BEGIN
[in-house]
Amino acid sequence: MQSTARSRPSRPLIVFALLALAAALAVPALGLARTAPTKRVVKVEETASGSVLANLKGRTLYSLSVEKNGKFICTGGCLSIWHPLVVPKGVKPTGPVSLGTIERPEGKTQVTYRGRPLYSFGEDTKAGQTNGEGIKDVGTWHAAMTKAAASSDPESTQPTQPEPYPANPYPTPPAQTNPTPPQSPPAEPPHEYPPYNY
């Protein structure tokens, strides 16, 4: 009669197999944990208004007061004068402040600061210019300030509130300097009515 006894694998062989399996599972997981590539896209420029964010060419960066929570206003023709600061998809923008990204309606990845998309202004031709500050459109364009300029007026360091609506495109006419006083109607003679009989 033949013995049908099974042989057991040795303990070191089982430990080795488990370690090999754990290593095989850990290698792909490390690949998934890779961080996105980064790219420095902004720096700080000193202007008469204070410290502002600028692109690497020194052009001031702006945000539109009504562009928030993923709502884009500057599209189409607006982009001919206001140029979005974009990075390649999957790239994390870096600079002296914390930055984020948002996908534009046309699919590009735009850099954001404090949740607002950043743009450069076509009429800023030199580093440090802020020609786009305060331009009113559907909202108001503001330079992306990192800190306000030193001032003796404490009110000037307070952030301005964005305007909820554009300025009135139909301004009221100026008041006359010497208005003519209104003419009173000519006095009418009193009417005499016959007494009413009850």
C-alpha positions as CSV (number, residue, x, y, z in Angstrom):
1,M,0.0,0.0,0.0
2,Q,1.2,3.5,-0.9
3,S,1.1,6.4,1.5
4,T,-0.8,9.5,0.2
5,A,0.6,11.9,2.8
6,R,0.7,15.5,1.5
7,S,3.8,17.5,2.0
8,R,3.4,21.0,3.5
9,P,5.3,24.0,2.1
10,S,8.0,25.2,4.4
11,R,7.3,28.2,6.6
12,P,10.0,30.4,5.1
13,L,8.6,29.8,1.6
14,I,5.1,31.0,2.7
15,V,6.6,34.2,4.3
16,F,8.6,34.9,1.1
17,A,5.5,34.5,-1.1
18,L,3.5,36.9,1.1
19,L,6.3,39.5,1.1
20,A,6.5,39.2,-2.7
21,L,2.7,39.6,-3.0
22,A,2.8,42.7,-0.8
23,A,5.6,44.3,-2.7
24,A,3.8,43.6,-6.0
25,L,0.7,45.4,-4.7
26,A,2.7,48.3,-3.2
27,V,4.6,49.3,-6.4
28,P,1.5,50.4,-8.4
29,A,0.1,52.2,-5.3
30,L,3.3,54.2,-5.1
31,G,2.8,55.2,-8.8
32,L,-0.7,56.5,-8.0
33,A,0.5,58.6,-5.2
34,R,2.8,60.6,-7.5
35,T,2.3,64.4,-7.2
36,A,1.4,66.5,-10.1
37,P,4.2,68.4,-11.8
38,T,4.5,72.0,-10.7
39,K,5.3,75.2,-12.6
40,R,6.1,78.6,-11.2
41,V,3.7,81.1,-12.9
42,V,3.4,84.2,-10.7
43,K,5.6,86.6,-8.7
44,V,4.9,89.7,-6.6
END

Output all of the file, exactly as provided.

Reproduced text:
[in-house]
Amino acid sequence: MQSTARSRPSRPLIVFALLALAAALAVPALGLARTAPTKRVVKVEETASGSVLANLKGRTLYSLSVEKNGKFICTGGCLSIWHPLVVPKGVKPTGPVSLGTIERPEGKTQVTYRGRPLYSFGEDTKAGQTNGEGIKDVGTWHAAMTKAAASSDPESTQPTQPEPYPANPYPTPPAQTNPTPPQSPPAEPPHEYPPYNY
């Protein structure tokens, strides 16, 4: 009669197999944990208004007061004068402040600061210019300030509130300097009515 006894694998062989399996599972997981590539896209420029964010060419960066929570206003023709600061998809923008990204309606990845998309202004031709500050459109364009300029007026360091609506495109006419006083109607003679009989 033949013995049908099974042989057991040795303990070191089982430990080795488990370690090999754990290593095989850990290698792909490390690949998934890779961080996105980064790219420095902004720096700080000193202007008469204070410290502002600028692109690497020194052009001031702006945000539109009504562009928030993923709502884009500057599209189409607006982009001919206001140029979005974009990075390649999957790239994390870096600079002296914390930055984020948002996908534009046309699919590009735009850099954001404090949740607002950043743009450069076509009429800023030199580093440090802020020609786009305060331009009113559907909202108001503001330079992306990192800190306000030193001032003796404490009110000037307070952030301005964005305007909820554009300025009135139909301004009221100026008041006359010497208005003519209104003419009173000519006095009418009193009417005499016959007494009413009850």
C-alpha positions as CSV (number, residue, x, y, z in Angstrom):
1,M,0.0,0.0,0.0
2,Q,1.2,3.5,-0.9
3,S,1.1,6.4,1.5
4,T,-0.8,9.5,0.2
5,A,0.6,11.9,2.8
6,R,0.7,15.5,1.5
7,S,3.8,17.5,2.0
8,R,3.4,21.0,3.5
9,P,5.3,24.0,2.1
10,S,8.0,25.2,4.4
11,R,7.3,28.2,6.6
12,P,10.0,30.4,5.1
13,L,8.6,29.8,1.6
14,I,5.1,31.0,2.7
15,V,6.6,34.2,4.3
16,F,8.6,34.9,1.1
17,A,5.5,34.5,-1.1
18,L,3.5,36.9,1.1
19,L,6.3,39.5,1.1
20,A,6.5,39.2,-2.7
21,L,2.7,39.6,-3.0
22,A,2.8,42.7,-0.8
23,A,5.6,44.3,-2.7
24,A,3.8,43.6,-6.0
25,L,0.7,45.4,-4.7
26,A,2.7,48.3,-3.2
27,V,4.6,49.3,-6.4
28,P,1.5,50.4,-8.4
29,A,0.1,52.2,-5.3
30,L,3.3,54.2,-5.1
31,G,2.8,55.2,-8.8
32,L,-0.7,56.5,-8.0
33,A,0.5,58.6,-5.2
34,R,2.8,60.6,-7.5
35,T,2.3,64.4,-7.2
36,A,1.4,66.5,-10.1
37,P,4.2,68.4,-11.8
38,T,4.5,72.0,-10.7
39,K,5.3,75.2,-12.6
40,R,6.1,78.6,-11.2
41,V,3.7,81.1,-12.9
42,V,3.4,84.2,-10.7
43,K,5.6,86.6,-8.7
44,V,4.9,89.7,-6.6